Thursday, July 30, 2015

the last book I ever read (Alexander Hamilton by Ron Chernow, excerpt sixteen)

from Alexander Hamilton by Ron Chernow:

Everything in Alexander Hamilton’s life pointed to the fact that he would not dodge a duel or negotiate a compromise. He was incapable of turning the other cheek. With his checkered West Indian background, he had predicated his career on fiercely defending his honor. No impulse was more deeply rooted in his nature. This outspoken man was always armed for battle and vigilant in deflecting attacks on his integrity. On six occasions, Hamilton had been involved in the duel preliminaries that formed part of affairs of honor, and three times he had been attached to duels as a second or an adviser. Yet he had never actually been the principal in a duel. His editor, Harold C. Syrett, has observed that, until the summer of 1804, Hamilton “was obsessed with dueling in the abstract, but not with duels in fact.”

Wednesday, July 29, 2015

the last book I ever read (Alexander Hamilton by Ron Chernow, excerpt fifteen)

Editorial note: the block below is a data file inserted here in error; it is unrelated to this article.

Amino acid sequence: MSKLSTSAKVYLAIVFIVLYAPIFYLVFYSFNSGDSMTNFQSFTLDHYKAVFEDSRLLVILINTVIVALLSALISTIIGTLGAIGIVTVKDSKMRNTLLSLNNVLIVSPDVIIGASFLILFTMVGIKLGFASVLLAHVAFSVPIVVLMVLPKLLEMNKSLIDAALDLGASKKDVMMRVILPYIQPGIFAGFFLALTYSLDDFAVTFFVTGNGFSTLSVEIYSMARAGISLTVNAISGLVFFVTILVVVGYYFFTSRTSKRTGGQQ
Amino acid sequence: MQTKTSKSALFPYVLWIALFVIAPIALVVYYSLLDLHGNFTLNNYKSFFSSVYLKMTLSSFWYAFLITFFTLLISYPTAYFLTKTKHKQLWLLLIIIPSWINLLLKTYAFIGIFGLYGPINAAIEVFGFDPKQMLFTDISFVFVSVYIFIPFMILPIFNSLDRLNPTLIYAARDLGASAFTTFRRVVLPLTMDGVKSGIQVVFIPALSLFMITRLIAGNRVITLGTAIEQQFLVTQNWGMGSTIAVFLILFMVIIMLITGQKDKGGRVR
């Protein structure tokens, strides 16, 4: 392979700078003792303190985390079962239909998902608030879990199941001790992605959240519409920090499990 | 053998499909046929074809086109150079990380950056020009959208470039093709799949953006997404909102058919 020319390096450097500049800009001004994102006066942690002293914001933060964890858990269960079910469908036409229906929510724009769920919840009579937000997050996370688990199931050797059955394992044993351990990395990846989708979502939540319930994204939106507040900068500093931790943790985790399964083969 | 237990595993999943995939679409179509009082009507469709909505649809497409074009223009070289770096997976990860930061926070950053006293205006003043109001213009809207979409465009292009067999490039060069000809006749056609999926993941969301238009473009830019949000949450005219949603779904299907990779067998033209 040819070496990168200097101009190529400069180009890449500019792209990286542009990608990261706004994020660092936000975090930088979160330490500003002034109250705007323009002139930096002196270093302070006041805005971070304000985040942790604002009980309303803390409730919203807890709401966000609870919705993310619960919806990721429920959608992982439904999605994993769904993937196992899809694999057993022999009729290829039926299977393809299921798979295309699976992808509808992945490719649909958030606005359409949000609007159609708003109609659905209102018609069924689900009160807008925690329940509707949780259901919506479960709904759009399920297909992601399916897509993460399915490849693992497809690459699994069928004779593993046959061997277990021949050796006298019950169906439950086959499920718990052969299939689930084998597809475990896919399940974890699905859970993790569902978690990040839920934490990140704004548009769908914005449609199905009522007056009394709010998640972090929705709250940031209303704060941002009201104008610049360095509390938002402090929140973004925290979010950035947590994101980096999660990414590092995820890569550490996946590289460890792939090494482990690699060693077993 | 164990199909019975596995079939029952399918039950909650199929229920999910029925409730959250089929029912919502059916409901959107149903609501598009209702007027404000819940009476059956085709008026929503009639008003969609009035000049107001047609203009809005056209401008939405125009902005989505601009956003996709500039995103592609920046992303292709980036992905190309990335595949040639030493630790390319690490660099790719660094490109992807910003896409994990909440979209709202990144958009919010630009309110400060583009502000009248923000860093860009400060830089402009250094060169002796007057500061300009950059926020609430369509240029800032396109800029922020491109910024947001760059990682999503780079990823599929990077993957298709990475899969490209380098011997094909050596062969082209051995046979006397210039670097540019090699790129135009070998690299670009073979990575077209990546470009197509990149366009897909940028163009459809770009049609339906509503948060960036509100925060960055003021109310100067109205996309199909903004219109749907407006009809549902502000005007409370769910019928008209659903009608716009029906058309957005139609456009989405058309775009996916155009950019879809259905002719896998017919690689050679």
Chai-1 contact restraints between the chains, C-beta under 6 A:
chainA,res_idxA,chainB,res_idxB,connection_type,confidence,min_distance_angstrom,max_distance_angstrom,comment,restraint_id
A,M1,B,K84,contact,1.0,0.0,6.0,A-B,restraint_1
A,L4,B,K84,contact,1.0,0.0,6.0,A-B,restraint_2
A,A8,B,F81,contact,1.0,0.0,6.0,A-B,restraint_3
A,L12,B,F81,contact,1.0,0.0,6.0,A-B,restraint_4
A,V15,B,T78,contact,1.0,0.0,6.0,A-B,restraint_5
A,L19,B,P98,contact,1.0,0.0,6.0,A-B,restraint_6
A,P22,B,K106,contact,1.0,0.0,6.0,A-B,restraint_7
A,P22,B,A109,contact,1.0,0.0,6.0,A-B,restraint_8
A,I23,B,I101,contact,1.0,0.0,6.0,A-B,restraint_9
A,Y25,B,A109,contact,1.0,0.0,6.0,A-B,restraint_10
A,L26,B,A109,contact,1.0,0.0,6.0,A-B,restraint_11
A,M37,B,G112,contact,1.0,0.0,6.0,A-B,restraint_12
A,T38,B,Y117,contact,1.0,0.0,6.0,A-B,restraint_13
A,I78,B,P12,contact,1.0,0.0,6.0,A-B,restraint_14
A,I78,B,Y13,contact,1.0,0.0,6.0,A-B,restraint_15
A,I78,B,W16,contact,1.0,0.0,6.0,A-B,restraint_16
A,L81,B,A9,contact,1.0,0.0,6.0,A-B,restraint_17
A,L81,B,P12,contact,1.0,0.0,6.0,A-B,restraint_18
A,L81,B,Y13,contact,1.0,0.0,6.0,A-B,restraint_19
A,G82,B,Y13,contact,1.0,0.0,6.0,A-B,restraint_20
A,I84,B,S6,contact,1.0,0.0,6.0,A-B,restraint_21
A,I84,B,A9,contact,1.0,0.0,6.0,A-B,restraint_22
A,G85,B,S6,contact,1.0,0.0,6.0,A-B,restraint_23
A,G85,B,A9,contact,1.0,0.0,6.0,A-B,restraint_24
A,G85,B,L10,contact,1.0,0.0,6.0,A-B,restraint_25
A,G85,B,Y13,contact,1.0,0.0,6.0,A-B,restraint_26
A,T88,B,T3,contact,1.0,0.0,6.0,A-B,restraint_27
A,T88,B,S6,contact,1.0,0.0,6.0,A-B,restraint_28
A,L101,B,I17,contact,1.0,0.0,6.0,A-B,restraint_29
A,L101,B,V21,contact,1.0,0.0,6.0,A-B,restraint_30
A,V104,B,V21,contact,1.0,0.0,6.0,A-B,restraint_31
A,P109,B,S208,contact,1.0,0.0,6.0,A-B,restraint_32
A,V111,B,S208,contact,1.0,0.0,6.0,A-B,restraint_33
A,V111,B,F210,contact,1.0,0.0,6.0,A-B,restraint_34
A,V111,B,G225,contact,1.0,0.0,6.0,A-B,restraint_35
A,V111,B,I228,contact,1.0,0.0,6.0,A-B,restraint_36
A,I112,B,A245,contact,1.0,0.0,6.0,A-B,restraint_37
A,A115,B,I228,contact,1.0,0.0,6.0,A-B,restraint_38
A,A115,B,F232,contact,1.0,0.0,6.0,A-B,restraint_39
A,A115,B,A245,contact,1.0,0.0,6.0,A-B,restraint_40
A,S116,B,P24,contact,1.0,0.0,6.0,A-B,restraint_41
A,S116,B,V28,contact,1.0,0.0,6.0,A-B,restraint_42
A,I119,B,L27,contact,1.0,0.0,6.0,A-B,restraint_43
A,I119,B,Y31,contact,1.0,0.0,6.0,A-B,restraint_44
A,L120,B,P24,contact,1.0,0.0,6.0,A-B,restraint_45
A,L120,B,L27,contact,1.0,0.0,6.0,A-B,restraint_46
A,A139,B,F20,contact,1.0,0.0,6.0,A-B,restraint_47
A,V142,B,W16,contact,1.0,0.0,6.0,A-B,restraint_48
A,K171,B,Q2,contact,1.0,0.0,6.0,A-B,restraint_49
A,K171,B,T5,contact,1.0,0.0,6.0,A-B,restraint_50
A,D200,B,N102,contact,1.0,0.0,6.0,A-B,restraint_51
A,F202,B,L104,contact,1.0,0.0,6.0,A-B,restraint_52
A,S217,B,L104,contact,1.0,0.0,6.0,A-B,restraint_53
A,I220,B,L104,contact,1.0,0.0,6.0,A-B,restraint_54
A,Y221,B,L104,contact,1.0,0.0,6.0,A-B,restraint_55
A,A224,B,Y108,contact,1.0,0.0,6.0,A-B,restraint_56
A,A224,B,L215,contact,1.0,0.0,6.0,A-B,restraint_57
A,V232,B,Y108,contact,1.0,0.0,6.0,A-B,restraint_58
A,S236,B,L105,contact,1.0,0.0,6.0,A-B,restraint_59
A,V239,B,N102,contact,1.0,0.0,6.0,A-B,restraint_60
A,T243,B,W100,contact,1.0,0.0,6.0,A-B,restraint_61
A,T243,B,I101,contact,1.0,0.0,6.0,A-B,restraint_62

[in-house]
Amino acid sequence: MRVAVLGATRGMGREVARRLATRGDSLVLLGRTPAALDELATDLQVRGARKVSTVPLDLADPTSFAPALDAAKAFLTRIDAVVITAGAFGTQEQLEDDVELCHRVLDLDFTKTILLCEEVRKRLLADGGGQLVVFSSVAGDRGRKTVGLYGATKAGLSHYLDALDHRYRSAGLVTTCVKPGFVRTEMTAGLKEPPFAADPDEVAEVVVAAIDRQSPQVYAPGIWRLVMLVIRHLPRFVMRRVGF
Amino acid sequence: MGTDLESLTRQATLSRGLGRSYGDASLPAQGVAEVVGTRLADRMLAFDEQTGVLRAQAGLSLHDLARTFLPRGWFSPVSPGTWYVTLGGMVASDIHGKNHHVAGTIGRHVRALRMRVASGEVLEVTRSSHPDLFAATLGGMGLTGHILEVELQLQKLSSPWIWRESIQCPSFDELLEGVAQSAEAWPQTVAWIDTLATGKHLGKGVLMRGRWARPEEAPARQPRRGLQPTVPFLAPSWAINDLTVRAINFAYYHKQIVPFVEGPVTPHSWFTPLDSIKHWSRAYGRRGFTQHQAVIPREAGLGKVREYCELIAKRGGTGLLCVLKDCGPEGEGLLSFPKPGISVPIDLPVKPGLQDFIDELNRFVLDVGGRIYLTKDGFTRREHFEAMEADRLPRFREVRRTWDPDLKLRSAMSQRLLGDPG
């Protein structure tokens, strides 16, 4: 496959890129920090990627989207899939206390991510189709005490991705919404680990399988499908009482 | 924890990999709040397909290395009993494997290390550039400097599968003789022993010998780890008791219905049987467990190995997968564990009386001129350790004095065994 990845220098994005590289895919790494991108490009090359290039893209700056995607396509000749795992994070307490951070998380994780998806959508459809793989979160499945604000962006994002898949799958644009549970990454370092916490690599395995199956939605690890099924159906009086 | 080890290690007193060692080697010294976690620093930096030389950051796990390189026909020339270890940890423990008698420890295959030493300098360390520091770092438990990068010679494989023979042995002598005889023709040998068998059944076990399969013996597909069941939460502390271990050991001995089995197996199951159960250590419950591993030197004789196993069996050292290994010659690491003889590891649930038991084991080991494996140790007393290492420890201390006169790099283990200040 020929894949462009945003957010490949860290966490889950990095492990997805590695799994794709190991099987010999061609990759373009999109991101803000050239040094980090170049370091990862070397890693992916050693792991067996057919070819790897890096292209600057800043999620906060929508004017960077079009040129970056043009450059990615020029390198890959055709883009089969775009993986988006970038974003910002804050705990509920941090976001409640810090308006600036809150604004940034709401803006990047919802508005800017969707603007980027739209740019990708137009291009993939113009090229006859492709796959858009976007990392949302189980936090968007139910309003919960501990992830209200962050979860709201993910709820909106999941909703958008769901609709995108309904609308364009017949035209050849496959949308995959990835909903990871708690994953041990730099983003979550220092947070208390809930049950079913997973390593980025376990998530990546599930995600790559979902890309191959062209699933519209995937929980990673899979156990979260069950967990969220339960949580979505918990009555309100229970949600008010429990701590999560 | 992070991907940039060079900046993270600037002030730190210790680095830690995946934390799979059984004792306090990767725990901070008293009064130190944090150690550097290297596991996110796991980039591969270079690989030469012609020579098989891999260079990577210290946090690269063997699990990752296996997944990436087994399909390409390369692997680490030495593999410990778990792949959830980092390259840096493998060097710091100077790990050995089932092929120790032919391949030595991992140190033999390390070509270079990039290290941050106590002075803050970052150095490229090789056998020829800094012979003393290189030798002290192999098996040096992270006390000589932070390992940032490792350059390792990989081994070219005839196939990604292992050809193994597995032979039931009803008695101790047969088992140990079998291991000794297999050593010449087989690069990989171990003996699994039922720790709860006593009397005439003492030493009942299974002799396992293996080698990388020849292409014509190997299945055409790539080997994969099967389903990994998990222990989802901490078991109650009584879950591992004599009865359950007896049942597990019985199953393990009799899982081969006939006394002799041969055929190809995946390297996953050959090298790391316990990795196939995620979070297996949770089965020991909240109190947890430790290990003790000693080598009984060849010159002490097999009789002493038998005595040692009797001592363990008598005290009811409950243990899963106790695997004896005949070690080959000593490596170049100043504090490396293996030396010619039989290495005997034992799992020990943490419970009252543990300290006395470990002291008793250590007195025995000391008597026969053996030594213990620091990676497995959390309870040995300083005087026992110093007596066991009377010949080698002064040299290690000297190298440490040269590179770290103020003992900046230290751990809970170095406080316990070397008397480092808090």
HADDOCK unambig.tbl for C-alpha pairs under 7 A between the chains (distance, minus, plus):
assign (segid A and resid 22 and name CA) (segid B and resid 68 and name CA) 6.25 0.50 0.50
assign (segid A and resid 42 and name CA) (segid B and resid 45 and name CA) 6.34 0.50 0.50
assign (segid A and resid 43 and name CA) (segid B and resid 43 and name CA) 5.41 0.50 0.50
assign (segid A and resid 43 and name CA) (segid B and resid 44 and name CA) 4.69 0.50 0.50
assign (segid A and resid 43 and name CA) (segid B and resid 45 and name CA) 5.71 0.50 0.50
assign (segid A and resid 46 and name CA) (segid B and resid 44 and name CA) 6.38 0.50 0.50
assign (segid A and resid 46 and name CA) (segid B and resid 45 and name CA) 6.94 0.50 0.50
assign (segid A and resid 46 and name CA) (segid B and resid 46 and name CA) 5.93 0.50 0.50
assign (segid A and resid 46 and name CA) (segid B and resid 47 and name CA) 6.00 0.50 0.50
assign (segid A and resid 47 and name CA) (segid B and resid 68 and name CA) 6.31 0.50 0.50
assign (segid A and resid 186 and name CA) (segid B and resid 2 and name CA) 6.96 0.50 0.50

from Alexander Hamilton by Ron Chernow:

The 1800 triumph of Republicanism also meant the ascendancy of the slaveholding south. Three Virginia slaveholders—Jefferson, Madison, and Monroe—were to control the White House for the next twenty-four years. These aristocratic exponents of “democracy” not only owned hundreds of human beings but profited from the Constitution’s least democratic features: the legality of slavery and the ability of southern states to count three-fifths of their captive populations in calculating their electoral votes. (Without this so-called federal ratio, John Adams would have defeated Thomas Jefferson in 1800.) The Constitution did more than just tolerate slavery: it actively rewarded it. Timothy Pickering was to inveigh against “Negro presidents and Negro congresses”—that is, presidents and congresses who owed their power to the three-fifths rule. This bias inflated southern power against the north and disfigured the democracy so proudly proclaimed by the Jeffersonians. Slaveholding presidents from the south occupied the presidency for approximately fifty of the seventy-two years following Washington’s first inauguration. Many of these slaveholding populists were celebrated by posterity as tribunes of the common people. Meanwhile, the self-made Hamilton, a fervent abolitionist and a staunch believer in meritocracy, was villainized in American history textbooks as an apologist of privilege and wealth.